Beggars Bush: A Perambulation through the Disciplines of History, Geography, Archaeology, Literature, Philology, Natural History, Botany, Biography & Beggary

John Fletcher

John Fletcher (1579-1625) was born in Rye, Sussex, and came from a staunchly Protestant family including many clergymen. He is connected with Sussex, where there are many early Beggars Bush place names and the phrase was known to be in use. He can also be assumed to have encountered the Huntingdon Beggars Bush site, or Saxton’s Five Counties Map through studying at Cambridge, his father’s appointments, or his patrons.His father, Richard Fletcher, supported by Archbishop Parker, embarked on a period of rapid advancement, using his good looks, his ability as a preacher and courtly manners to impress Queen Elizabeth. After being appointed one the Queen’s Chaplains he became Dean of Peterborough in 1583, a Prebendary of Lincoln Cathedral, Rector of Barnack, Northamptonshire, and held the living of Algarkirk in Lincolnshire, before being appointed Bishop of Bristol in 1589. A strong Protestant he preached before the trial of Mary Queen of Scots and at her execution. He is reputed to have spent more time at Court and at his house in Chelsea than in any of his ecclesiastical appointments, and died in disfavour and debt in 1596.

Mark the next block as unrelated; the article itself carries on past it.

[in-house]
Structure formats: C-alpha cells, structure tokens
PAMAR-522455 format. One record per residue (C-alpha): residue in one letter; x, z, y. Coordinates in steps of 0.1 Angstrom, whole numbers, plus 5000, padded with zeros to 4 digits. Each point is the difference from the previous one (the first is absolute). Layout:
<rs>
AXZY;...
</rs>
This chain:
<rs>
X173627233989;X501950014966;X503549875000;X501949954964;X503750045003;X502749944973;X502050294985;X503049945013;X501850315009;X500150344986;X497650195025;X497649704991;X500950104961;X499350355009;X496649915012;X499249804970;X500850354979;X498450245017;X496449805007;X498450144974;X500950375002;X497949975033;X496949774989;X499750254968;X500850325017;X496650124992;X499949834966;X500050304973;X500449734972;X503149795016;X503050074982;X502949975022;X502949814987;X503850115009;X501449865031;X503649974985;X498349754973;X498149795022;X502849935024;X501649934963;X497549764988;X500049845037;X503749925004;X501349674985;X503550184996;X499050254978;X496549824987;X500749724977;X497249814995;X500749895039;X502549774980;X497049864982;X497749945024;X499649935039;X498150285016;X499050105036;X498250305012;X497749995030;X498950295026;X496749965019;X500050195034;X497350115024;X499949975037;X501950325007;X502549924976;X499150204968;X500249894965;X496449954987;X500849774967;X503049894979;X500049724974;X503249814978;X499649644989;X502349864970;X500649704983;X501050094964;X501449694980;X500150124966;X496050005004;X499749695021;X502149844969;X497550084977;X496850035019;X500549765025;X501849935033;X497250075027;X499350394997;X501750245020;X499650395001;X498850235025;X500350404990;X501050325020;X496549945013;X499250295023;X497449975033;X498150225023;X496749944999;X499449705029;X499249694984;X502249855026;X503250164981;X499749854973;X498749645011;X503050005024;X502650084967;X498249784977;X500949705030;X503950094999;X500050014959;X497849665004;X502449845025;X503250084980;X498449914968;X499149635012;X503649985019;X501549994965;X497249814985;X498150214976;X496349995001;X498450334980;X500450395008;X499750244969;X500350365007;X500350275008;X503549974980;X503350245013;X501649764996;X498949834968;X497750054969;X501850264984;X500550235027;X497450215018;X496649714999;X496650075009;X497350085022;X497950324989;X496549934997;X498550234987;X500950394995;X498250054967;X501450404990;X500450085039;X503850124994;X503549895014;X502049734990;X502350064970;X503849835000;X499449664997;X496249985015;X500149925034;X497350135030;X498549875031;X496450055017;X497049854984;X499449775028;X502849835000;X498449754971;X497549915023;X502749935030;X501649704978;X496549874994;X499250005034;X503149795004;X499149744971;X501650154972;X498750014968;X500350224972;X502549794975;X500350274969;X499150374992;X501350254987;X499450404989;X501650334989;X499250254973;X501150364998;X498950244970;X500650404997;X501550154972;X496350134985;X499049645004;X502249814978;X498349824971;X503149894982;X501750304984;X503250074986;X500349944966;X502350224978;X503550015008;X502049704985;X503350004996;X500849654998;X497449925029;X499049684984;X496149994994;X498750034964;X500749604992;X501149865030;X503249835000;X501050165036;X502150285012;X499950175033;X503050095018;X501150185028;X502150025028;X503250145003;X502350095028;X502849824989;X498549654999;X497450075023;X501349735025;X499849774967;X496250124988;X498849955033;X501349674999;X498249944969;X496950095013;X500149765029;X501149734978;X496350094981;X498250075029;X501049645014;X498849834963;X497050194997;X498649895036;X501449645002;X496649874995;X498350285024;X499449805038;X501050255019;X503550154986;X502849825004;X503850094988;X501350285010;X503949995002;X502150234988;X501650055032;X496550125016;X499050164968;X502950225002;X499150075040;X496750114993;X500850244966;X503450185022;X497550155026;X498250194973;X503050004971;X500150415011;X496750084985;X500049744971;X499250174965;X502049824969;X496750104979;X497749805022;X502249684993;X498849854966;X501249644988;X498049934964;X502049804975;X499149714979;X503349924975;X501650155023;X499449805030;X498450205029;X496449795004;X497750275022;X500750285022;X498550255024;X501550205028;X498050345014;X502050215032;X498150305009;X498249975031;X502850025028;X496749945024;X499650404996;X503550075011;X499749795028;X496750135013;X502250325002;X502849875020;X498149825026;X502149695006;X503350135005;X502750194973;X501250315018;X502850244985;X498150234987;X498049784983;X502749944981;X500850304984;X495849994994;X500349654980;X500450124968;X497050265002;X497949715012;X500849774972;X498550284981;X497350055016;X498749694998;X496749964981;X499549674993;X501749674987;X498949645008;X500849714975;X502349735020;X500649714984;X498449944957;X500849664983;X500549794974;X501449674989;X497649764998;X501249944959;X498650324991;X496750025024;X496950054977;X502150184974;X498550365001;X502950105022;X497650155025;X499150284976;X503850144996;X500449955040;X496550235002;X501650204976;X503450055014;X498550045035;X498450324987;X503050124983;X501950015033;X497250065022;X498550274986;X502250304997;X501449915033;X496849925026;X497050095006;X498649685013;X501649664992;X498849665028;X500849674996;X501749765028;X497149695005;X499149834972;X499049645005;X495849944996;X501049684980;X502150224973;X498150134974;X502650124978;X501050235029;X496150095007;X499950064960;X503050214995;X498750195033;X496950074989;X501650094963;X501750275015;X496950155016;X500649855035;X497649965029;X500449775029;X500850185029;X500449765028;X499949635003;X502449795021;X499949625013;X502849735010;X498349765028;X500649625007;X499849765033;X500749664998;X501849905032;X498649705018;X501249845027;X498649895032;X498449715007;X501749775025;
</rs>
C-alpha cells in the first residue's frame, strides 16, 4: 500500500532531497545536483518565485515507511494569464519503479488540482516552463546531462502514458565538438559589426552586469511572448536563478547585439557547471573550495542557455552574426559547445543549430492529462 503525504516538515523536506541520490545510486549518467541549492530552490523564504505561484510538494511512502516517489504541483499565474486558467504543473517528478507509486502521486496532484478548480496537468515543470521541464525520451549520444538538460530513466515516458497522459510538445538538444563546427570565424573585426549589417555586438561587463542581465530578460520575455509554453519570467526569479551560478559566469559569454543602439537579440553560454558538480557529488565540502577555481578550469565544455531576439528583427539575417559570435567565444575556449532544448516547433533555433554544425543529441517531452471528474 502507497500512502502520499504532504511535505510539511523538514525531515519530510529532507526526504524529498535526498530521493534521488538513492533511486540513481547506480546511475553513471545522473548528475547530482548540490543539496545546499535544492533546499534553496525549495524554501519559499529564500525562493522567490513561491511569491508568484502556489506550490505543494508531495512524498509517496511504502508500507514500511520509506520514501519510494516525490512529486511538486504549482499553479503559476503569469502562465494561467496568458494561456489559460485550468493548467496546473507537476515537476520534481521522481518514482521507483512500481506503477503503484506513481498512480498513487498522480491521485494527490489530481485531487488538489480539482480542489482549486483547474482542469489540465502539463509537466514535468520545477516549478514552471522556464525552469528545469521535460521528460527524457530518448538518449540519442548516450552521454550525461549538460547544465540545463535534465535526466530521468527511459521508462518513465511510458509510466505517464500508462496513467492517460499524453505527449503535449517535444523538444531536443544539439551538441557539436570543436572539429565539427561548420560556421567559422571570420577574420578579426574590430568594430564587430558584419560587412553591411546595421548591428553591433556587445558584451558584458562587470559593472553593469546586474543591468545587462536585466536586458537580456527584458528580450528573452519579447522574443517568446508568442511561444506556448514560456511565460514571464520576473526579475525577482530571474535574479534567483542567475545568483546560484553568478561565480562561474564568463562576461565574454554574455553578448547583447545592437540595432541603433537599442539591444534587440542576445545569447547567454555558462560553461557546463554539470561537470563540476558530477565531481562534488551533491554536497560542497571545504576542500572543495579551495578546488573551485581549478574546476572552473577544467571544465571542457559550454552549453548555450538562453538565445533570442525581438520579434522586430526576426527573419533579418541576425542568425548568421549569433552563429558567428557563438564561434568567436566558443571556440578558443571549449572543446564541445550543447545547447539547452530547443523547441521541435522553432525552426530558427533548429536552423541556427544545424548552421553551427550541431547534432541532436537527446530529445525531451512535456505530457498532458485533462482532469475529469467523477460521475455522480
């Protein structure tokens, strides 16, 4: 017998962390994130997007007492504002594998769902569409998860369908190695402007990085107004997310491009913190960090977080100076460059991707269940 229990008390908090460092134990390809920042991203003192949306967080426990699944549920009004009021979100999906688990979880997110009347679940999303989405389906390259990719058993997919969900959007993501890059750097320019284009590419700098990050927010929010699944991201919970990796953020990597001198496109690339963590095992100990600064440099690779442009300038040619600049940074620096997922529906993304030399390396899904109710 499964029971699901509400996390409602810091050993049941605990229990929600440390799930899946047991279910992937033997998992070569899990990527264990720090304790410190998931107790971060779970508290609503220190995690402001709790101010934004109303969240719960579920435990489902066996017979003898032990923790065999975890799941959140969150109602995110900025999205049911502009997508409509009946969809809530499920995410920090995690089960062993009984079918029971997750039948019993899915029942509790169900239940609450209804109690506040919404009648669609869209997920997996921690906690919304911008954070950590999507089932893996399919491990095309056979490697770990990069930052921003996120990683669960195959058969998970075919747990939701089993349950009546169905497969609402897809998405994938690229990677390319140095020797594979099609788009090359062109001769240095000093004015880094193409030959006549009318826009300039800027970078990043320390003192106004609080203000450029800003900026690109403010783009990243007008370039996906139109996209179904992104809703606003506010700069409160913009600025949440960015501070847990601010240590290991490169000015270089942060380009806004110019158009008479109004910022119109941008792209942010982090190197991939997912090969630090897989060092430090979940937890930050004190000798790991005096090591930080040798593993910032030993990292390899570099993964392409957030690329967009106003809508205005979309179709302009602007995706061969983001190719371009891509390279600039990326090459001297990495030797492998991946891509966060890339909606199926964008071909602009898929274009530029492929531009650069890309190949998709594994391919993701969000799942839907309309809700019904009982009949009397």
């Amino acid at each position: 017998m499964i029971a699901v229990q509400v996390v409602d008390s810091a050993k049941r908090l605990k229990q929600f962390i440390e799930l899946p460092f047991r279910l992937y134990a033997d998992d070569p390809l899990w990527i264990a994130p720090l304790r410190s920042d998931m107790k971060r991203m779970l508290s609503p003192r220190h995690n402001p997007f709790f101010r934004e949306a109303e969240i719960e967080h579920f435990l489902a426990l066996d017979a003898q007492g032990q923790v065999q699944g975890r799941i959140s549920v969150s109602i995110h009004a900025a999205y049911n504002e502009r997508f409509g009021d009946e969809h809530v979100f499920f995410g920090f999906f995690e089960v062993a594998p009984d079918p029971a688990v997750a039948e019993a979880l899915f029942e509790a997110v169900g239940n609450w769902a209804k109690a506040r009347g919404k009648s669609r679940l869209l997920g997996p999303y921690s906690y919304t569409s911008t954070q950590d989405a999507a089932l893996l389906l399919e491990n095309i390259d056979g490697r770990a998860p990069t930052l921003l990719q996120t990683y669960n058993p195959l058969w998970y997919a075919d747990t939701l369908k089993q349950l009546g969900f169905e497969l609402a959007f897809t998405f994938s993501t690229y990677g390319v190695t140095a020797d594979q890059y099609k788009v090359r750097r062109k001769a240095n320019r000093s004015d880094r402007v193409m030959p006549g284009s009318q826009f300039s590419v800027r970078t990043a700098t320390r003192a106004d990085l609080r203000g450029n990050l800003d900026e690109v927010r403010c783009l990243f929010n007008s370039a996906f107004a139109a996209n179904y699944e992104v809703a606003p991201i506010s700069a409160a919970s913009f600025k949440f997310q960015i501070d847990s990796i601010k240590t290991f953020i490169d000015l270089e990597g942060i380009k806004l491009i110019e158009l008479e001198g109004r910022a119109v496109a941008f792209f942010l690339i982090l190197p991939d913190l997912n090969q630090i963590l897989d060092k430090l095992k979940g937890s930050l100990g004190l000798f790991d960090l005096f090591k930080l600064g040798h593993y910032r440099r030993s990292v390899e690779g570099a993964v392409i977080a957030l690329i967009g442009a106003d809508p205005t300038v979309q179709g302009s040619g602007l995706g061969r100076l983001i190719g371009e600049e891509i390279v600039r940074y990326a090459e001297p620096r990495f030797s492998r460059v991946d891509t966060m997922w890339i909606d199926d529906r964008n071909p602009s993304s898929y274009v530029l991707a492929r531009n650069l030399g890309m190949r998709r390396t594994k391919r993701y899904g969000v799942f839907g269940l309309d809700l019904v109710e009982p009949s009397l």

John Fletcher was educated at Cambridge, and after his father’s death under the care of his uncle, who lived in London. He is connected with Ben Jonson before writing his first play in 1606. This was written with Francis Beaumont, and most of his 50 or so plays were the product of collaborations with other writers. His patrons were the Earl and Countess of Huntingdon, to whom Beaumont was related, and Fletcher knew them well enough to refer to the name of their cook at Ashby-de-la-Zouch.

He took over from Shakespeare as the author for the King’s Men after 1613. After Francis Beaumont’s marriage, illness and death Fletcher wrote plays with Philip Massinger.

John Aubrey reports that in August 1625 when others were leaving London, “He stayd but to make himselfe a suite of Cloathes, and while it was making, fell sick of the plague and dyed”.

Posted: May 15th, 2011 | Filed under: The Play | Tags: , , , | No Comments »

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